The Washingtons of Sulgrave Manor: A Family, a House and a Legacy of Friendship
Learn fast with Mango Languages
Stafford 350
eBooks - we've got 'em
Digital magazines from Zinio. Back issues available.
Local Authors
The Washingtons of Sulgrave Manor: A Family, a House and a Legacy of Friendship
Learn fast with Mango Languages
Stafford 350
eBooks - we've got 'em
Digital magazines from Zinio. Back issues available.
Local Authors

LibraryPoint Blog

08/07/2012 - 6:26am
Redshirts by John Scalzi

Oh, John Scalzi, how I love you (~swoons~).  Your likeable characters, intricate but uncomplicated plots, your passion for science fiction. . .   you COMPLETE me.  And your latest offering, Redshirts, does not disappoint.  I knew the moment I read the title oh, so many months ago, that the Trekkie in me would melt at the book's first words.  I was not mistaken.  

Growing up in a military family, Star Trek's flaws were constantly pointed out to me.  That preposterous notion that the entire senior staff would be sent time and again on dangerous missions with no one with any real command experience left in charge.  I didn't care.  Star Trek was cool, like bow ties, fezes, and Stetsons.  But I'm ashamed to say I never did notice the disturbingly high mortality rate of the red-shirted junior officer on away missions.  It wasn't until years later that I heard the term "redshirt" that it occurred to me, oh yeah, those guys were always toast, weren't they?  Still, I never really gave them much thought, save for when I heard someone use the term I could go "Hey, I understood that reference! Yeah, those guys died, like, A LOT, didn't they?"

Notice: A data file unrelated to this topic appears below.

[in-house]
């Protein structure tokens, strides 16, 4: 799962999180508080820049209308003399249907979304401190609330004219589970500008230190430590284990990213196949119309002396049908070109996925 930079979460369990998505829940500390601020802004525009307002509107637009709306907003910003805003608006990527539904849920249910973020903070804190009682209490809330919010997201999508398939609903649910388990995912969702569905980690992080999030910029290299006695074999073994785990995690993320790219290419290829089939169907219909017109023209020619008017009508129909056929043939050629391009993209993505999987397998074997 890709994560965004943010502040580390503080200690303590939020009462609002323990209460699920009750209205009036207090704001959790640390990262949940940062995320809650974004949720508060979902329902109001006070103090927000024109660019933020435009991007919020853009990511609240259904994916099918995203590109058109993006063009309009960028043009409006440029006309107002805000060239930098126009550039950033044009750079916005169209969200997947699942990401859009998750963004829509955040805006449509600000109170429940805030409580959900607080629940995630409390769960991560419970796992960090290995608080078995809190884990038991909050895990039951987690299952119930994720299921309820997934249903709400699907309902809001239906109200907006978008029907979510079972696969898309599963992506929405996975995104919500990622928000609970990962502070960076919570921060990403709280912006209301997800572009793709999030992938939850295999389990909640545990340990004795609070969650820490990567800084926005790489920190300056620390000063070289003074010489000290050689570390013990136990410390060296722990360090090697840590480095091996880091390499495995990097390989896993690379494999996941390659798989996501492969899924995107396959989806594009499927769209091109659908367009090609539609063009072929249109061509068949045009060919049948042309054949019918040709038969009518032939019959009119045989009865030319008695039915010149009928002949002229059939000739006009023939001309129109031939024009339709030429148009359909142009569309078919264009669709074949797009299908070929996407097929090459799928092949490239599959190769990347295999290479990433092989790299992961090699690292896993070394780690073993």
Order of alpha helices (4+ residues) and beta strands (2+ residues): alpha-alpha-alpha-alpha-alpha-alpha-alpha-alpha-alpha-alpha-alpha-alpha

08/06/2012 - 8:39am
Switched by Amanda Hocking

On Wendy Everly’s 6th birthday, her mother tried to kill her with a butcher knife in Switched, by Amanda Hocking. This was after claiming that little Wendy was a monster and baby murderer...sentiments that didn't win her the Mother of the Year award but landed her in a mental hospital. After that, Wendy and her protective brother, Matt, went to live with their loving Aunt Maggie. Unfortunately, things didn’t get much easier for Wendy. She was kicked out of almost every school she attended, and school administrators and kids alike seemed equally hostile to her. At 17 years of age, Wendy still feels like she doesn’t belong anywhere, and she has difficulty even eating food that most kids seemed to love, like cake and pizza.

08/03/2012 - 11:58am

In his autobiographical novel for young people, Bad Boy, Walter Dean Myers wrote of a world--1940s Harlem--that was markedly different from that of today. Most families were tightly-knit as was the community itself. Even so, it wasn’t a perfect place.  As he grew up his family struggled to get by, and, as he became a teenager, he became more aware of racism and how it could affect his future.

But during his early years, he didn’t think too much about race. He had friends who were white and black, and the woman he thought of as his mother was of German and Native American ancestry. The man who raised him, though not his biological father, was African American.  Herbert and Florence Dean took Walter and his half-sisters in to be fostered when they needed a loving and caring home.